According to court records –

“Plaintiffs argue that the stated national security rationale is limited and flawed,” Judge Theodore Chuang of the U.S. District Court in Maryland wrote on page 34 of his March 15 decision,

Among other points, they note that the Second Executive Order does not identify examples of foreign nationals from Iran, Libya, Sudan, Syria, or Yemen who engaged in terrorist activity in the United States. They also note that a report from the Department of Homeland Security, Office of Intelligence and Analysis, concluded that “country of citizenship is unlikely to be a reliable indicator of potential terrorist activity” and that “few of the impacted countries have terrorist groups that threaten the West.” l.R. 158. Furthermore, they note that the 300 FBI investigations are dwarfed by the over 11,000 counterterrorism investigations at anyone time, only a fraction of which lead to actual evidence of illegal activity (emphasis added)

“In addition to these accounts, Plaintiffs describe a draft report from the DHS, which they contend undermines the purported national security rationale for the Executive Order,” Judge Derrick Watson of the U.S. District Court in Hawaii wrote on page 13 of  his March 15 decision (emphasis added):

The February 24, 2017 draft report states that citizenship is an “unlikely indicator” of terrorism threats against the United States and that very few individuals from the seven countries included in Executive Order No. 13,769 had carried out or attempted to carry out terrorism activities in the United States. SAC ¶ 61 (citing SAC, Ex. 10, ECF No. 64-10).

According to Plaintiffs, this and other evidence demonstrates the Administration’s pretextual justification for the Executive Order. (emphasis added)

The draft document, or “report”  obtained from DHS  and leaked to article authors Alice A. Caldwell and Vivian Salama was published on February 24 in an “Exclusive” Associated Press story. The leaked draft document was actually prepared some time prior to February 24.

Multiple scholars have questioned Chuang’s impartiality in the case, since he served as deputy general counsel at the Department of Homeland Security from 2009 to 2014 in the Obama administration.  In his capacity as deputy general  counsel, he defended policies diametrically opposed to the current policies being enacted by President Tru and his administration. DHS is currently a named defendant in a lawsuit regarding this matter.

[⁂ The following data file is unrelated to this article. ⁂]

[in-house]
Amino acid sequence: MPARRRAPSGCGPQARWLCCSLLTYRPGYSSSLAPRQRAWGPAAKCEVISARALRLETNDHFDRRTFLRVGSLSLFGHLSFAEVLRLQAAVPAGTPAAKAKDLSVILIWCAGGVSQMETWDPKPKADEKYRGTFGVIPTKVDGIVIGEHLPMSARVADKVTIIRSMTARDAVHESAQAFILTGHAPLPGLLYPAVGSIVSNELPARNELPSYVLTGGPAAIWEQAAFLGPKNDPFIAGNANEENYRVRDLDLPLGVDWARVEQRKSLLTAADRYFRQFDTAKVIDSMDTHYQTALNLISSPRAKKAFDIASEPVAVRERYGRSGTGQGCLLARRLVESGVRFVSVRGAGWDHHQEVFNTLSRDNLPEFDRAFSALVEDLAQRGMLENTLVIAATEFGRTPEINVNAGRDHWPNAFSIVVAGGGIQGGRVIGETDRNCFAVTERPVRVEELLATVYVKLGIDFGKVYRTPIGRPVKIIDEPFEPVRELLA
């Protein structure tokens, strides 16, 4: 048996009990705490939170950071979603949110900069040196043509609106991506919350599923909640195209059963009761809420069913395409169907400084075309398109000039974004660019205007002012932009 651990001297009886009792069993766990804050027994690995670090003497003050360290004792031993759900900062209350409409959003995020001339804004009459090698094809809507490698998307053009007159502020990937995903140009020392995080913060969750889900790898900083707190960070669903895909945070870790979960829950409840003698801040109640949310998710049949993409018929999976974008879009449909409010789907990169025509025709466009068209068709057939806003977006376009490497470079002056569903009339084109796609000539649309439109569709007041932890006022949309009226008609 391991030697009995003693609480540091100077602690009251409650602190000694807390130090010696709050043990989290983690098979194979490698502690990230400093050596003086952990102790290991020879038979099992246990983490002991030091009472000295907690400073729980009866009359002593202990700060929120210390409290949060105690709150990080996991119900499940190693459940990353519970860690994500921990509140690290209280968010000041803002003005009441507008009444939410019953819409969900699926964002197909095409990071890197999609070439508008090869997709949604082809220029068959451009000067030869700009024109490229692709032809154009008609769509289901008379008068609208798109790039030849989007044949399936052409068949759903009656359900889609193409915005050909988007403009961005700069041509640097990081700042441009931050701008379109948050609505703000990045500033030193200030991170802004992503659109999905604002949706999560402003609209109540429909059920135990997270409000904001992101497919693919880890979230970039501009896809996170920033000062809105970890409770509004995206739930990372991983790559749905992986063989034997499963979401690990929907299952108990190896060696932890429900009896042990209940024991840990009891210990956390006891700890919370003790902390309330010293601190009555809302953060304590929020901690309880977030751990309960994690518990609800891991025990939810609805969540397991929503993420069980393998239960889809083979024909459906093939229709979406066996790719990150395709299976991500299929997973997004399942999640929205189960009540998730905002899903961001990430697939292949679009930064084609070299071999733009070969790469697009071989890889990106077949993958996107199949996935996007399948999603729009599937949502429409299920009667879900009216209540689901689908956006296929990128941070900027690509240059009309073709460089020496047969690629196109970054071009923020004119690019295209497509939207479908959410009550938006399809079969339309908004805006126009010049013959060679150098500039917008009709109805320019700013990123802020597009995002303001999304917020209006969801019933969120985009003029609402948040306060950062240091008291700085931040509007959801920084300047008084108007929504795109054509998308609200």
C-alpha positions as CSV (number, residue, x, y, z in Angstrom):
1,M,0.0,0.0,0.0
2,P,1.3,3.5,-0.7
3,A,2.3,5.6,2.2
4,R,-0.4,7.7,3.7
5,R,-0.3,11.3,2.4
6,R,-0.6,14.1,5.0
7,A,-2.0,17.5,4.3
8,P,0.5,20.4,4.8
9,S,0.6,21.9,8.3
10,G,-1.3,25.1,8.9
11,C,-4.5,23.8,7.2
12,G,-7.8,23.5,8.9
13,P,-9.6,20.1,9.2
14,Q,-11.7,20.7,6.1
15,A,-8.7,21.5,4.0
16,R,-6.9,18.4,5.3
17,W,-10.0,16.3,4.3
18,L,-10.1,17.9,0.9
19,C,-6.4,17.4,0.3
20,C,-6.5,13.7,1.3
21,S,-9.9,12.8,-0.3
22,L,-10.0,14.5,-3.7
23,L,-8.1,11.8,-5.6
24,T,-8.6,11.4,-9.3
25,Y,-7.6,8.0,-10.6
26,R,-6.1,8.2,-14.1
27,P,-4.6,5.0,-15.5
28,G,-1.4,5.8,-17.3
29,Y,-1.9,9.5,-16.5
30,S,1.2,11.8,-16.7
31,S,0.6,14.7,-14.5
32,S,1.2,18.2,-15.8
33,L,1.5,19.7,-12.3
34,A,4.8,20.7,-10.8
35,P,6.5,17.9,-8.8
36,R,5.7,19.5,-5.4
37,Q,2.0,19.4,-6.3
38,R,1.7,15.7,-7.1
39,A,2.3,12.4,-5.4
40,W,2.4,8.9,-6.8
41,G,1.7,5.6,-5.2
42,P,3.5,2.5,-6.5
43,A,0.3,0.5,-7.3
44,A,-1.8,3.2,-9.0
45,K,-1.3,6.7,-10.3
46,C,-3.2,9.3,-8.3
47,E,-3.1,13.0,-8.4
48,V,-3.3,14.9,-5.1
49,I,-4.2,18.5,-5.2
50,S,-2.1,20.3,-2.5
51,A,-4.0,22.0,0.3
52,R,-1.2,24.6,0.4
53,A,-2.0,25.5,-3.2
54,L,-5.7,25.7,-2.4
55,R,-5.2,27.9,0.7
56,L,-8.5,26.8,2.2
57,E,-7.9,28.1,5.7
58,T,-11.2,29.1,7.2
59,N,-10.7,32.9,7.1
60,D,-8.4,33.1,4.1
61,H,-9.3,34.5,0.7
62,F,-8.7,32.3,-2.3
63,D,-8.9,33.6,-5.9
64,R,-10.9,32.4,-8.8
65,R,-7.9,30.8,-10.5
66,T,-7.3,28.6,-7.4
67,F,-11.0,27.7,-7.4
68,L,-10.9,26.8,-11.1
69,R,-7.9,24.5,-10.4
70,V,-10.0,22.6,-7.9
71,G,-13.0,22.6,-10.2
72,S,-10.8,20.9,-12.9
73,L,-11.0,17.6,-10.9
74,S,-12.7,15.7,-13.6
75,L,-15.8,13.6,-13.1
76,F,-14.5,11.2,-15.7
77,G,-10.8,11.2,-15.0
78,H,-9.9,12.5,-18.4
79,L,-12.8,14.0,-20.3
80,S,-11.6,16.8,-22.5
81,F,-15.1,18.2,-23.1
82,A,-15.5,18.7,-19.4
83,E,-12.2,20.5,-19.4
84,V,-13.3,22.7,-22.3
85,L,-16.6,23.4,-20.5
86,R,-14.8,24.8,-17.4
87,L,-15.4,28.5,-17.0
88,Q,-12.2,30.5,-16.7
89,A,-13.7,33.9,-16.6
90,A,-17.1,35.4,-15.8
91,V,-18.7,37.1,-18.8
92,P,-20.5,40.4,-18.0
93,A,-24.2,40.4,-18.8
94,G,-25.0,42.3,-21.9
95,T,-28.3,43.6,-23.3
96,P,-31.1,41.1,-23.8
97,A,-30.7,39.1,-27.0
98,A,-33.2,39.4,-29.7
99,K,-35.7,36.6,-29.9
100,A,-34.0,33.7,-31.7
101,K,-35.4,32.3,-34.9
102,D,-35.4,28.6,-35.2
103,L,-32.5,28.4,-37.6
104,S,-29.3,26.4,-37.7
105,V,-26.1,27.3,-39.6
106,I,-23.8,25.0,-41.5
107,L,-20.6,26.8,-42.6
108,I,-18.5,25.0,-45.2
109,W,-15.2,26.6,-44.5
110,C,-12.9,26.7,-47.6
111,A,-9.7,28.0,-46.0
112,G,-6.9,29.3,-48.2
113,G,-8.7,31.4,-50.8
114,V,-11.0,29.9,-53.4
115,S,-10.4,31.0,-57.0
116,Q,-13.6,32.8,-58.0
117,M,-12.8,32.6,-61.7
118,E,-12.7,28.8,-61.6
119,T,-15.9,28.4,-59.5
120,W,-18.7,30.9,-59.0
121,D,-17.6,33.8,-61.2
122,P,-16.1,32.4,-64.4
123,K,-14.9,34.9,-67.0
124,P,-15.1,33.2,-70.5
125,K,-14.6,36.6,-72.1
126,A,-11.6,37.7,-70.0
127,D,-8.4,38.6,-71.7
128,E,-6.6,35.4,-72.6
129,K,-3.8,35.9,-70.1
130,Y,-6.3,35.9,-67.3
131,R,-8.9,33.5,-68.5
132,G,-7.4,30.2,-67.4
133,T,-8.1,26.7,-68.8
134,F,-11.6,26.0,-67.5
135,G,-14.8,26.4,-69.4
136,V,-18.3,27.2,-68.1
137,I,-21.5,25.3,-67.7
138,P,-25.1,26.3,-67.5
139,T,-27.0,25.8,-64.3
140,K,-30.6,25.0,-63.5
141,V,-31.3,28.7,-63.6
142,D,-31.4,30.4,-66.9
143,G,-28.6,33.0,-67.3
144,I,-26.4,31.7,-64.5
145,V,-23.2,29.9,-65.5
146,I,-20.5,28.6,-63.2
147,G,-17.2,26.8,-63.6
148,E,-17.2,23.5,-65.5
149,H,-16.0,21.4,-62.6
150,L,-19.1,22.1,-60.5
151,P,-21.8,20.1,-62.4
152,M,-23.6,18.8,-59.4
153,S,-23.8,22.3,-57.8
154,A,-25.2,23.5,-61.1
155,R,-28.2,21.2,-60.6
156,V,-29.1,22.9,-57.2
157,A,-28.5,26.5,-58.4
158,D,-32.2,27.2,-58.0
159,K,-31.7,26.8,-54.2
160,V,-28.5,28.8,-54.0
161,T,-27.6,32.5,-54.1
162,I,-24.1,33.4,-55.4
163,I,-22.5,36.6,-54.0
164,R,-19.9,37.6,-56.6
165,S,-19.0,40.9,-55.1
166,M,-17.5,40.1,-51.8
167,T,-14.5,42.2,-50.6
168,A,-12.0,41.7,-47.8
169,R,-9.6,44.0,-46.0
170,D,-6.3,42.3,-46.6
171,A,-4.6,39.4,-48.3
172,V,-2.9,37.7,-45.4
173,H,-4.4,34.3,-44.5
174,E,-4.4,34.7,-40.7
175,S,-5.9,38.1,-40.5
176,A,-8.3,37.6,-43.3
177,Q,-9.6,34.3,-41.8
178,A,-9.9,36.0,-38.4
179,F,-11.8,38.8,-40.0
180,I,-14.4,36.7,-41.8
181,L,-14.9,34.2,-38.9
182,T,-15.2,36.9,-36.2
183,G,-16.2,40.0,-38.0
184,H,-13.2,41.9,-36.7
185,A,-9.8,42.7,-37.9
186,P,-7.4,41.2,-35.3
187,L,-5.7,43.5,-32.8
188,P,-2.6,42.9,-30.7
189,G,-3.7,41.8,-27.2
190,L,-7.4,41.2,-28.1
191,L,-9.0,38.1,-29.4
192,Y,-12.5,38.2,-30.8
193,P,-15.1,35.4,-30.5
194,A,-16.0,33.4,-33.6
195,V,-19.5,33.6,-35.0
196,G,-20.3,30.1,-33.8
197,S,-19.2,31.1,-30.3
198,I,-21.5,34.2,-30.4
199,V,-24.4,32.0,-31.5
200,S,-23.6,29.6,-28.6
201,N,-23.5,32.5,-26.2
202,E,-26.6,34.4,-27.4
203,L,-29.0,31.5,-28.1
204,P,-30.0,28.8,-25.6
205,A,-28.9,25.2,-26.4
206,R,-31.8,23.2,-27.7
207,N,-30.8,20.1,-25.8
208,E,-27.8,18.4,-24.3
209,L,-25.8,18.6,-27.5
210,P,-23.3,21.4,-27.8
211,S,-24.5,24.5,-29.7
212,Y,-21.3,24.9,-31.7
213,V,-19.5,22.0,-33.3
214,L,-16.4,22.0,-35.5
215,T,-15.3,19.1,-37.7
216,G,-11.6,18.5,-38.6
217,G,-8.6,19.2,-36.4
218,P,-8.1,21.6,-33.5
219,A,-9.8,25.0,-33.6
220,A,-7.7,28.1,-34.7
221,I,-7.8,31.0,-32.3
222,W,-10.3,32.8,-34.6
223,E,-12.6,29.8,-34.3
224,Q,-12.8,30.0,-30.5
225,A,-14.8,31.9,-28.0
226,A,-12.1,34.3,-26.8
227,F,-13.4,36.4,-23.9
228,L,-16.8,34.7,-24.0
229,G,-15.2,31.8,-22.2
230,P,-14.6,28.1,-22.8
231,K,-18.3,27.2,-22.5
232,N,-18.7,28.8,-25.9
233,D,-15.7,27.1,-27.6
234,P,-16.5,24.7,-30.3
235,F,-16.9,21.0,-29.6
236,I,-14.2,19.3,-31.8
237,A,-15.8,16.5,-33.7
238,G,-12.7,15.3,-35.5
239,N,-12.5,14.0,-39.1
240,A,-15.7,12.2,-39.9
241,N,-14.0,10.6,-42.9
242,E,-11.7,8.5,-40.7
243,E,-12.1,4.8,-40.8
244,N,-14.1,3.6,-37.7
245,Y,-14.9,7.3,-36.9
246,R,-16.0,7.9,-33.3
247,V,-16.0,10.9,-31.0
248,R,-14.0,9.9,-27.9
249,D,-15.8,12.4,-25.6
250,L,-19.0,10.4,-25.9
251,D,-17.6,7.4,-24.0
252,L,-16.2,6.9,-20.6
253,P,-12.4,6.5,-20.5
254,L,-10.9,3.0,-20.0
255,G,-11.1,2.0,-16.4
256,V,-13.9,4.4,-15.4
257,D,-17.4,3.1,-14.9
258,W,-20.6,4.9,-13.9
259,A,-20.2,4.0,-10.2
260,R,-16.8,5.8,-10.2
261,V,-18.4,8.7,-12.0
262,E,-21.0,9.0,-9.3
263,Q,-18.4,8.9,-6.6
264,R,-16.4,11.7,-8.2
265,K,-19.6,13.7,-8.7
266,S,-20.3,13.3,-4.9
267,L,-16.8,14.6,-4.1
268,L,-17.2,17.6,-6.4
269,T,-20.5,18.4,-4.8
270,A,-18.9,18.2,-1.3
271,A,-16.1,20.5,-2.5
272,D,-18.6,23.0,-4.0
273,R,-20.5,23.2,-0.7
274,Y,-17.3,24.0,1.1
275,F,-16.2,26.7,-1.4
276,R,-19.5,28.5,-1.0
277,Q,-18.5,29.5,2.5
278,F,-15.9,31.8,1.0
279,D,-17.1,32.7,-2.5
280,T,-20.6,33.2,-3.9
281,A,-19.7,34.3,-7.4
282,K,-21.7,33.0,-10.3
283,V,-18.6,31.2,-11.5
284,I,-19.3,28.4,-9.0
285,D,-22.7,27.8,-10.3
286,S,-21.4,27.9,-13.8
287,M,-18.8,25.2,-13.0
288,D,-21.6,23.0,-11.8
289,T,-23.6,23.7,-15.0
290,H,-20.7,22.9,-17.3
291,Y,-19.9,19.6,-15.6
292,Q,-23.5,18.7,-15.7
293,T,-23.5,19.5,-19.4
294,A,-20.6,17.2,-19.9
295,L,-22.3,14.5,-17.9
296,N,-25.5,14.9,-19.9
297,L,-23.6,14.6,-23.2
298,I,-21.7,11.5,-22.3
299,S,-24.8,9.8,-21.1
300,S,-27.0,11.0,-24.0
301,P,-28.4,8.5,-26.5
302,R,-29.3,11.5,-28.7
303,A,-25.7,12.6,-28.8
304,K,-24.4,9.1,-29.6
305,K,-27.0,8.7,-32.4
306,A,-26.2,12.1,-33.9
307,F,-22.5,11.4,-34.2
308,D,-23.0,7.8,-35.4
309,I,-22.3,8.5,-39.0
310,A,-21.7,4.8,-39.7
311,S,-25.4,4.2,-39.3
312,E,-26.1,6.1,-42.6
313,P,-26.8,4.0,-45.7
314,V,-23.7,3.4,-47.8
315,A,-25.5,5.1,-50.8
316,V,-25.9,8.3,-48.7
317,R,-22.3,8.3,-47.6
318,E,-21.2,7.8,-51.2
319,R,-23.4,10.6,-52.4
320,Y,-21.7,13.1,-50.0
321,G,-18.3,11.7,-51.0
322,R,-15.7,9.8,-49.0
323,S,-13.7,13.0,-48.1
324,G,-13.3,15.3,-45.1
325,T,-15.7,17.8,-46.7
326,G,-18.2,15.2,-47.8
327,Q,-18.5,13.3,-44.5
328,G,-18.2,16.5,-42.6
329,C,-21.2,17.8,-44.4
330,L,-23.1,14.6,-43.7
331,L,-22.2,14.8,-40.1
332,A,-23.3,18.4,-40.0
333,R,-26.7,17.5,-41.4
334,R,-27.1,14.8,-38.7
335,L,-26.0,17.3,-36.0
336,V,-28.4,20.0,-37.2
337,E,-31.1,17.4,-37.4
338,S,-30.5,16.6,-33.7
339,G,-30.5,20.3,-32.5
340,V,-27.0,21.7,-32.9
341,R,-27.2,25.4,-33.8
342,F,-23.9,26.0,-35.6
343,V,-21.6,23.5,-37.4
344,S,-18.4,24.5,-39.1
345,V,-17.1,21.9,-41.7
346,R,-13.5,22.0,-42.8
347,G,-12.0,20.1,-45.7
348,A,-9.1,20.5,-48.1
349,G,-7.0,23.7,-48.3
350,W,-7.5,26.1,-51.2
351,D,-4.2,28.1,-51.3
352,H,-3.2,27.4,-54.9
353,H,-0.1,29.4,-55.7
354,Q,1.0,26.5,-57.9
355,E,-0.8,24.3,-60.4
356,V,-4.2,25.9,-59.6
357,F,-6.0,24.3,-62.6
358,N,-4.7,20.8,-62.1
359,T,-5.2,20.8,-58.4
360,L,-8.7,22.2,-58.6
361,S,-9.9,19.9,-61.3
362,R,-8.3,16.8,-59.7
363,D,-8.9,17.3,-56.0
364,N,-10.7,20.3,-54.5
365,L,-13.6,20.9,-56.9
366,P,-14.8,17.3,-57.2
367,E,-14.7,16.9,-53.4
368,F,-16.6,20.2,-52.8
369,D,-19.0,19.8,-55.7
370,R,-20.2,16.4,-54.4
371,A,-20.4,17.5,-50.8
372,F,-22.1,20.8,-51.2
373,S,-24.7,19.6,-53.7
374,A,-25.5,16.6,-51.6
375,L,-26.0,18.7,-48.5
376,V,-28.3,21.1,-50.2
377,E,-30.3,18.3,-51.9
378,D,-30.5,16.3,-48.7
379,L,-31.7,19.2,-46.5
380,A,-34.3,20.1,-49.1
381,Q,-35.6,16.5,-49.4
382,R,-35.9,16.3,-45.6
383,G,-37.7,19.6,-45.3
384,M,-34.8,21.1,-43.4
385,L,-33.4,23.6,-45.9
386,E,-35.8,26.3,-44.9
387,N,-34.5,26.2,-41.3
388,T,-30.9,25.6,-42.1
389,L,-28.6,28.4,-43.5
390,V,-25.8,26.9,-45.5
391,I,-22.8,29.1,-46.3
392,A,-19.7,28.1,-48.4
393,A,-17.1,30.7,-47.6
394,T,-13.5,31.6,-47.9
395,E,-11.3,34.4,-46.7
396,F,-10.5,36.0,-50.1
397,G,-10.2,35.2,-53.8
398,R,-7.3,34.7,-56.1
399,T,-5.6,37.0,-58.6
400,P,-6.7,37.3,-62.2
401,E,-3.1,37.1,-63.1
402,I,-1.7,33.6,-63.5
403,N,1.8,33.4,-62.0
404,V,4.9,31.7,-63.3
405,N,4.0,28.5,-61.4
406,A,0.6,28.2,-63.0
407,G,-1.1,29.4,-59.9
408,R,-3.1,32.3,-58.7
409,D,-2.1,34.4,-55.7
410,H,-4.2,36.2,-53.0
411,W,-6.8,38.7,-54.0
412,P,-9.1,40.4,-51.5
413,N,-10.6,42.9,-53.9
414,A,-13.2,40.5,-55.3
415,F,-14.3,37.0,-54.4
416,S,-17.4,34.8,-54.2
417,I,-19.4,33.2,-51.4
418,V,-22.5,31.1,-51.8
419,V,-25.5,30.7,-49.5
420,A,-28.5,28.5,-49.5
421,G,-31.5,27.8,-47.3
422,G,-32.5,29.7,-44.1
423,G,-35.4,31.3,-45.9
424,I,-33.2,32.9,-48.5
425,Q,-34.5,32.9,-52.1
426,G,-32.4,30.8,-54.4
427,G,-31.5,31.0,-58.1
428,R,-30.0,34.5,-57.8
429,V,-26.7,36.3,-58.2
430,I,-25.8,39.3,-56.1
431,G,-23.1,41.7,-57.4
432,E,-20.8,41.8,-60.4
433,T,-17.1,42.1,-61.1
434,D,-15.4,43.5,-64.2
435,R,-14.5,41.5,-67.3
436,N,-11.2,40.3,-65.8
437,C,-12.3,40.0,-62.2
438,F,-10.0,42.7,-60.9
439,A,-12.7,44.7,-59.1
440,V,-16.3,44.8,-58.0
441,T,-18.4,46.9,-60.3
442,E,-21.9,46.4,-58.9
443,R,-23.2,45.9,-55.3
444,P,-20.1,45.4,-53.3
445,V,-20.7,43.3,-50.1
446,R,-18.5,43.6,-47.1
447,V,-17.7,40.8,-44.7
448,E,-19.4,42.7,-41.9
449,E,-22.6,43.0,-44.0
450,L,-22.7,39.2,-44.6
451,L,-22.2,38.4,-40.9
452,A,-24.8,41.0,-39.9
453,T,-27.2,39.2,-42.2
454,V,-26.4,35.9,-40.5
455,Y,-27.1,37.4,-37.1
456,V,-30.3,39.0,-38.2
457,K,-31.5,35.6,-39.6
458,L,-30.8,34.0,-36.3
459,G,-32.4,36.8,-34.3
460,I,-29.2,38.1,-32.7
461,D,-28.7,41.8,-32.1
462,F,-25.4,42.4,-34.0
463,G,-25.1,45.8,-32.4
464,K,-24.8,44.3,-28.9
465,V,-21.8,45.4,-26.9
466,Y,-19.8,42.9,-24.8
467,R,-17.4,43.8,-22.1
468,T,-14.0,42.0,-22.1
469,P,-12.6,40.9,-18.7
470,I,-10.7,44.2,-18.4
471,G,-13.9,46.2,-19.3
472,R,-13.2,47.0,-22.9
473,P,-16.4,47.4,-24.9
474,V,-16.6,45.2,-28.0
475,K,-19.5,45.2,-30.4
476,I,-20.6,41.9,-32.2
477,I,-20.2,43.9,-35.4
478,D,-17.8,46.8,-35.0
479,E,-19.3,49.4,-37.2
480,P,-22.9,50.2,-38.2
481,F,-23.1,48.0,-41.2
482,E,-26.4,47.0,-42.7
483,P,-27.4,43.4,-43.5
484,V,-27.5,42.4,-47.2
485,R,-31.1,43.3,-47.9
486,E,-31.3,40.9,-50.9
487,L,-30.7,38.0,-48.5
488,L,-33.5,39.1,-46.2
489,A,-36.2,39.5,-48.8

Breitbart News has a timeline that raises a number of questions about the mysterious appearance of said document and it’s mysterious “appearance” –

Timeline

January 27- President Trump signs Executive Order 13769.

January 27- Vivian Salama, the Associated Press White House reporter covering national security and foreign relations,  writes an Associated Press story (co-authored with Julie Pace) that quotes “John Cohen, a former Department of Homeland Security counterterrorism official who worked under Democratic and Republican administrations, said the order didn’t address America’s “primary terrorism-related threat” — people already in the U.S. who become inspired by what they see on the internet.”

Cohen “served as Acting Under Secretary for Intelligence and Analysis, United States Department of Homeland Security,” during the Obama administration according to his Linked In account.

January 29Another Vivian Salama story (co-authored with Rachel Zoll) includes direct quotes from executives with HIAS (formerly known as Hebrew Immigrant Aid Society), one of the top nine federally funded refugee resettlement agencies, and the International Refugee Assistance Project (IRAP):

February 3 –Hawaii v Trump filed.

February 3 – Judge Robart issues a temporary restraining order that halts the 90 day travel ban and 120 day refugee ban included in Executive Order 13679, but leaves the 50,000 limit on refugees for FY 2017 intact.

February 3 – In an Associated Press article, published at Fortune, “John Cohen, a former DHS official who helped write the CVE [Countering Violent Extremism] strategy and led its implementation, said it specifically didn’t target extremists inspired by al-Qaeda and the Islamic State, because local law enforcement said white supremacist and other extremist groups were more problematic, and communities and police were targeted.”

“He criticized the program for focusing too much on Muslim and Arab communities since he left in 2014, and called on Trump to dump his campaign language from any reimagining of CVE or risk driving “an even greater wedge between those responsible for stopping violent attacks and those within the community who are critical partners in effectively doing that.”

February 7 – HIAS/IRAP files complaint. “On February 7, 2017, Plaintiffs filed a Complaint alleging that the First Executive Order violated the Establishment Clause of the First Amendment to the United States Constitution, U.S. Const. amend. I; the equal protection component of the Due Process Clause of the Fifth Amendment”